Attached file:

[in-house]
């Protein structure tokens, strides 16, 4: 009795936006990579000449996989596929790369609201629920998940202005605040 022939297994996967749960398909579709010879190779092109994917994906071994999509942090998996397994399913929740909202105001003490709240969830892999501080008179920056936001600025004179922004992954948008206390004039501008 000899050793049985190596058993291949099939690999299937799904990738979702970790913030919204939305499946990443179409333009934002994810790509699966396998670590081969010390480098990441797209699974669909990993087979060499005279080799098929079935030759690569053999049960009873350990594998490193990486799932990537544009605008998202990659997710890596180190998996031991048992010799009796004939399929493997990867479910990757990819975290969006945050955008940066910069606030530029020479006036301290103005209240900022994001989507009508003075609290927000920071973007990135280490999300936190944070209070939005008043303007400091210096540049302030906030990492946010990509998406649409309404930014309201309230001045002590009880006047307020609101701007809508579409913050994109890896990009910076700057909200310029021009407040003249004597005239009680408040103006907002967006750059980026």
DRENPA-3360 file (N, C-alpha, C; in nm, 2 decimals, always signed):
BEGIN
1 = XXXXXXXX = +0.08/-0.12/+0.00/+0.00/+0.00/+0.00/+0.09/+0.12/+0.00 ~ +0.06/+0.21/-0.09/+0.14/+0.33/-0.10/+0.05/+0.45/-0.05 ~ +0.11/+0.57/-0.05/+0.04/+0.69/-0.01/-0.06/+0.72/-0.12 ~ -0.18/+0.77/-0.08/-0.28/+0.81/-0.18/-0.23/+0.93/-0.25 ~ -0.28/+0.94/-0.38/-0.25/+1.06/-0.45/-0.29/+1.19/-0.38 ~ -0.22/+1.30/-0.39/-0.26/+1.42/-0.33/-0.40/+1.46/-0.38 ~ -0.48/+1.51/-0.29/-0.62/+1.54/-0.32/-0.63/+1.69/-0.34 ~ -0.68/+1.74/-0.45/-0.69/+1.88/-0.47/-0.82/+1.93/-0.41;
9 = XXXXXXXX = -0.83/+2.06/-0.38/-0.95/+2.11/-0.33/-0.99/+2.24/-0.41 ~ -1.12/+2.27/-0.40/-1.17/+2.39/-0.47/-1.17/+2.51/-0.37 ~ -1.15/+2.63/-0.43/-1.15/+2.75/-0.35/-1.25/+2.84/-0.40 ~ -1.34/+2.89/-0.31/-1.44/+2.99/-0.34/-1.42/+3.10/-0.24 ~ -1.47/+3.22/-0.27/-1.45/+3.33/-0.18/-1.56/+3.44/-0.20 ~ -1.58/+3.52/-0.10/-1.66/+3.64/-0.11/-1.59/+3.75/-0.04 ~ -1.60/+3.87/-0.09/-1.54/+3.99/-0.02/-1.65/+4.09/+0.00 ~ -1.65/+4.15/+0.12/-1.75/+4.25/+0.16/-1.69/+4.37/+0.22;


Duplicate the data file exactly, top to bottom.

[in-house]
């Protein structure tokens, strides 16, 4: 009795936006990579000449996989596929790369609201629920998940202005605040 022939297994996967749960398909579709010879190779092109994917994906071994999509942090998996397994399913929740909202105001003490709240969830892999501080008179920056936001600025004179922004992954948008206390004039501008 000899050793049985190596058993291949099939690999299937799904990738979702970790913030919204939305499946990443179409333009934002994810790509699966396998670590081969010390480098990441797209699974669909990993087979060499005279080799098929079935030759690569053999049960009873350990594998490193990486799932990537544009605008998202990659997710890596180190998996031991048992010799009796004939399929493997990867479910990757990819975290969006945050955008940066910069606030530029020479006036301290103005209240900022994001989507009508003075609290927000920071973007990135280490999300936190944070209070939005008043303007400091210096540049302030906030990492946010990509998406649409309404930014309201309230001045002590009880006047307020609101701007809508579409913050994109890896990009910076700057909200310029021009407040003249004597005239009680408040103006907002967006750059980026």
DRENPA-3360 file (N, C-alpha, C; in nm, 2 decimals, always signed):
BEGIN
1 = XXXXXXXX = +0.08/-0.12/+0.00/+0.00/+0.00/+0.00/+0.09/+0.12/+0.00 ~ +0.06/+0.21/-0.09/+0.14/+0.33/-0.10/+0.05/+0.45/-0.05 ~ +0.11/+0.57/-0.05/+0.04/+0.69/-0.01/-0.06/+0.72/-0.12 ~ -0.18/+0.77/-0.08/-0.28/+0.81/-0.18/-0.23/+0.93/-0.25 ~ -0.28/+0.94/-0.38/-0.25/+1.06/-0.45/-0.29/+1.19/-0.38 ~ -0.22/+1.30/-0.39/-0.26/+1.42/-0.33/-0.40/+1.46/-0.38 ~ -0.48/+1.51/-0.29/-0.62/+1.54/-0.32/-0.63/+1.69/-0.34 ~ -0.68/+1.74/-0.45/-0.69/+1.88/-0.47/-0.82/+1.93/-0.41;
9 = XXXXXXXX = -0.83/+2.06/-0.38/-0.95/+2.11/-0.33/-0.99/+2.24/-0.41 ~ -1.12/+2.27/-0.40/-1.17/+2.39/-0.47/-1.17/+2.51/-0.37 ~ -1.15/+2.63/-0.43/-1.15/+2.75/-0.35/-1.25/+2.84/-0.40 ~ -1.34/+2.89/-0.31/-1.44/+2.99/-0.34/-1.42/+3.10/-0.24 ~ -1.47/+3.22/-0.27/-1.45/+3.33/-0.18/-1.56/+3.44/-0.20 ~ -1.58/+3.52/-0.10/-1.66/+3.64/-0.11/-1.59/+3.75/-0.04 ~ -1.60/+3.87/-0.09/-1.54/+3.99/-0.02/-1.65/+4.09/+0.00 ~ -1.65/+4.15/+0.12/-1.75/+4.25/+0.16/-1.69/+4.37/+0.22;